U.S. teenagers scored just below the average for developed countries in a major financial literacy test, the Organization for Economic Cooperation and Development said today. American 15-year-olds scored an average of 487 for financial literacy on the OECD’s most recent PISA test, just below the average of 489 and five points below their score of 492 three years before.
More than one in five U.S. students did not reach the baseline level of financial literacy proficiency, the OECD found, while about 10 percent scored as a “top performer.” Students with bank accounts performed better, even after factoring in socioeconomic differences that showed students from wealthier backgrounds being more likely to have bank accounts.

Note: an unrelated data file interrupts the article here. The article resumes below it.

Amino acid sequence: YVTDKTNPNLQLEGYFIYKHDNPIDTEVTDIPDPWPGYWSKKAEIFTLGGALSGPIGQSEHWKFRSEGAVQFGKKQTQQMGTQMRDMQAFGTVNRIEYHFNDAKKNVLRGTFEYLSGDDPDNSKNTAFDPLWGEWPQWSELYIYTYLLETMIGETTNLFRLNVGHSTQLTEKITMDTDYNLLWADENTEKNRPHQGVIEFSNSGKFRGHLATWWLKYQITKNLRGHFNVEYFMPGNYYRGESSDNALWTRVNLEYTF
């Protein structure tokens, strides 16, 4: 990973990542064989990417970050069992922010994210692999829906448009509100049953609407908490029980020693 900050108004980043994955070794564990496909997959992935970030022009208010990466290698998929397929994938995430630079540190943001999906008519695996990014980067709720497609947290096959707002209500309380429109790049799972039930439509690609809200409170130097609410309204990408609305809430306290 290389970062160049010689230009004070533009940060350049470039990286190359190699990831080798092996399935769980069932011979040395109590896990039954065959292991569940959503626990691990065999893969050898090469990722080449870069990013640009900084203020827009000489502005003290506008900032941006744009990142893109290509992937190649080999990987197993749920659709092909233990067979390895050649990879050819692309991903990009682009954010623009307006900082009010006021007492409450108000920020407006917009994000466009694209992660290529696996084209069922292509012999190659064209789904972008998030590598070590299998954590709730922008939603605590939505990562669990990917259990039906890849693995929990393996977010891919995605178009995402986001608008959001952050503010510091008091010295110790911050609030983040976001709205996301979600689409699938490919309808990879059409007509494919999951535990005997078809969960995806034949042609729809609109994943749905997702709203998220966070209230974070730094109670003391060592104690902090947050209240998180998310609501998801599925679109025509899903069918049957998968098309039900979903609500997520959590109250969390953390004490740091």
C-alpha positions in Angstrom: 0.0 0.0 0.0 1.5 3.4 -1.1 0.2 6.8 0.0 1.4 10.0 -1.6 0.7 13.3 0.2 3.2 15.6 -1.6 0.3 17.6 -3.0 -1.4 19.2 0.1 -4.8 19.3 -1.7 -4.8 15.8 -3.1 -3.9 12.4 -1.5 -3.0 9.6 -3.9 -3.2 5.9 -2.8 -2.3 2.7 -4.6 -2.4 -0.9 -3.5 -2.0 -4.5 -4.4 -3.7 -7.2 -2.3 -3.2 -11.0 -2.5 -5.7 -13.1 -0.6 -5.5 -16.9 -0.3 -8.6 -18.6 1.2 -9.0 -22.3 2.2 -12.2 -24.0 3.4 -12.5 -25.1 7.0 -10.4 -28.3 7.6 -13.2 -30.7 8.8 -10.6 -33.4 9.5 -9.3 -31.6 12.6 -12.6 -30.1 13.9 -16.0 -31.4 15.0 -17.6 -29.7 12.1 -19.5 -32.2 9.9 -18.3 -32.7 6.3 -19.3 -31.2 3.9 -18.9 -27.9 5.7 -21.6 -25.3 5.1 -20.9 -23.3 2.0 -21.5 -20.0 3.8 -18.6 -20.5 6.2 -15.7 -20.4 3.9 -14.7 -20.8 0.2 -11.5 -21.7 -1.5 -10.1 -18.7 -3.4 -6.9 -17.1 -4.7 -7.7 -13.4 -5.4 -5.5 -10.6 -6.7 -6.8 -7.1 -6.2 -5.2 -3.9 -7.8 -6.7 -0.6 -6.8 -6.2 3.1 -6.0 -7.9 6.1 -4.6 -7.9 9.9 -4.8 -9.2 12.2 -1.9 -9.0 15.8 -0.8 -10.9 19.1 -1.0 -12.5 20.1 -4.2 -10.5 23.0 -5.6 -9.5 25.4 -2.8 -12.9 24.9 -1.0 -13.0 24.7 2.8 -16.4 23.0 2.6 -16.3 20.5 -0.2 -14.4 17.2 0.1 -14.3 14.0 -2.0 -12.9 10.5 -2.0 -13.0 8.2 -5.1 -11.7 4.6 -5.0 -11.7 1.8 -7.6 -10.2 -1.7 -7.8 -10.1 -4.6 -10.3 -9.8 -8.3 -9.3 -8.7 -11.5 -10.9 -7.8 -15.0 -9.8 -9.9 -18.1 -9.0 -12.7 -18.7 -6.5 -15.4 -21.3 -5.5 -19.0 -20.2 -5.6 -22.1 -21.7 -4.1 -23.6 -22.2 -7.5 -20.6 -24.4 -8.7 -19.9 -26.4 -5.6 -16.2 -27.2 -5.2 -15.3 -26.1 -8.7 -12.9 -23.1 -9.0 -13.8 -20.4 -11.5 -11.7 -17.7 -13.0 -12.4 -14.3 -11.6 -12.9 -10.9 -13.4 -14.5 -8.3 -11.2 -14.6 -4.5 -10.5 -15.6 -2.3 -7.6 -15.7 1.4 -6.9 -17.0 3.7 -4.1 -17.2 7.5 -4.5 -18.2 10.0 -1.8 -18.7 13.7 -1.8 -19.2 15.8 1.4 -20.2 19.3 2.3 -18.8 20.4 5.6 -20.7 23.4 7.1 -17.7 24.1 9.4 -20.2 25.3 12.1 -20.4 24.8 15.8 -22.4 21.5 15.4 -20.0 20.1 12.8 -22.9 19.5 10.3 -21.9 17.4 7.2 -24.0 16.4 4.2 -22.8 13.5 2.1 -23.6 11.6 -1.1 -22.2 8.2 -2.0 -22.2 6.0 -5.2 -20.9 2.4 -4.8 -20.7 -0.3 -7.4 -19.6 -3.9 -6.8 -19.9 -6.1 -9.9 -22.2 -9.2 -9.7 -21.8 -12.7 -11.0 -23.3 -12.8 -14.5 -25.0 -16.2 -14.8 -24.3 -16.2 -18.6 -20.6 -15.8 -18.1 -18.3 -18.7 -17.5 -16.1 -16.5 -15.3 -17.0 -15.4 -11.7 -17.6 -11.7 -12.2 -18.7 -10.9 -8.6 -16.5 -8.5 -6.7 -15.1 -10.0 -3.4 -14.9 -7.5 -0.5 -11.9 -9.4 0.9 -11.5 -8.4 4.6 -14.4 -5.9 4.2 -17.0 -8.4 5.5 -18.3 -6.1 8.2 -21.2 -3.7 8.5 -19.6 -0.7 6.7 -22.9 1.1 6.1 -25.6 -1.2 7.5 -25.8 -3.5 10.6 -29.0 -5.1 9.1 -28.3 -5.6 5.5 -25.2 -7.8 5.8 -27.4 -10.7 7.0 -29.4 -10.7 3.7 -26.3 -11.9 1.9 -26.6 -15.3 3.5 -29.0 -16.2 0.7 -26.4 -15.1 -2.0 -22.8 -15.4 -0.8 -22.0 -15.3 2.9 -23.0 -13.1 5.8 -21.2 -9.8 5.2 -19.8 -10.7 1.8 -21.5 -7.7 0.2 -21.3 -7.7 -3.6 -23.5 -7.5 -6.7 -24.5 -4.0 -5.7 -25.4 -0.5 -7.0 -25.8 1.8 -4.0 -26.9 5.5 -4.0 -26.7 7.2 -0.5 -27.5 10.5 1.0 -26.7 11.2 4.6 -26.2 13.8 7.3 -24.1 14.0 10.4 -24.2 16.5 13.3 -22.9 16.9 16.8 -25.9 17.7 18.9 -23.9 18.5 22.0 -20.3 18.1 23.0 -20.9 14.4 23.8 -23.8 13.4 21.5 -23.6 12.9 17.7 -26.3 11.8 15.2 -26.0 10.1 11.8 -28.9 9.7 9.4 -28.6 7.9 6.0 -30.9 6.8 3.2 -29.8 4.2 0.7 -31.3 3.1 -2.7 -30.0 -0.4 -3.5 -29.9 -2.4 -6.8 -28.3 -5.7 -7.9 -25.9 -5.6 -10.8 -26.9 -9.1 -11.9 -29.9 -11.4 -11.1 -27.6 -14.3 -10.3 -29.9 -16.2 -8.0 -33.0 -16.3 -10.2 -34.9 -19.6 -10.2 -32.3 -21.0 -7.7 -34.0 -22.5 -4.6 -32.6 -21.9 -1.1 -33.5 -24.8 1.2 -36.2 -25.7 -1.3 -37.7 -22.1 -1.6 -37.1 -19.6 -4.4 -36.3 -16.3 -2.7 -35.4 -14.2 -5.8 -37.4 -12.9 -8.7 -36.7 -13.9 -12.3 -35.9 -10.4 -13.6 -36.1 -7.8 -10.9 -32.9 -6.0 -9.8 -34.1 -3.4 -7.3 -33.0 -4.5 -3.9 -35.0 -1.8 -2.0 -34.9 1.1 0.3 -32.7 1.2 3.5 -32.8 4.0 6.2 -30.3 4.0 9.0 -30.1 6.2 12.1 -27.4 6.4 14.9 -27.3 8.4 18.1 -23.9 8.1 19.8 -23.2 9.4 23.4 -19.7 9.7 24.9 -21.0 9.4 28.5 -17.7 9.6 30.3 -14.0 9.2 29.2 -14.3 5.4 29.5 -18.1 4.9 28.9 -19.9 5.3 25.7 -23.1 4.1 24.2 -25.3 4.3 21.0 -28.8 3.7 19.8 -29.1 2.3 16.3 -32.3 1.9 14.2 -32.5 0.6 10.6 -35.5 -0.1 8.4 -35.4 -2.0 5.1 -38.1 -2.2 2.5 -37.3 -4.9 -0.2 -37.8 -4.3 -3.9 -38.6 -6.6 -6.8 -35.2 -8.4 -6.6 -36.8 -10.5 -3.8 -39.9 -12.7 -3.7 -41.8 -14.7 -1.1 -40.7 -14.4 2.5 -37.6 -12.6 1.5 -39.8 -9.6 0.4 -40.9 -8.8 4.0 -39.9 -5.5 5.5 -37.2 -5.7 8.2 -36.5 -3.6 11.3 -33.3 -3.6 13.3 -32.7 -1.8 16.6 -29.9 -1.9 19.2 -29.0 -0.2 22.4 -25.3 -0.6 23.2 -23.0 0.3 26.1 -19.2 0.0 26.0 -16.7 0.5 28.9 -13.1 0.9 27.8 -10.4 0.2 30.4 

The OECD administered the financial literacy test for the second time as part of PISA’s most recent round of testing in 2015. Approximately 48,000 took the test in 15 countries, which covered five increasing levels of personal finance skills. Students were tested on understanding an invoice, buying goods in a store, reading a pay stub and evaluating an offer of credit.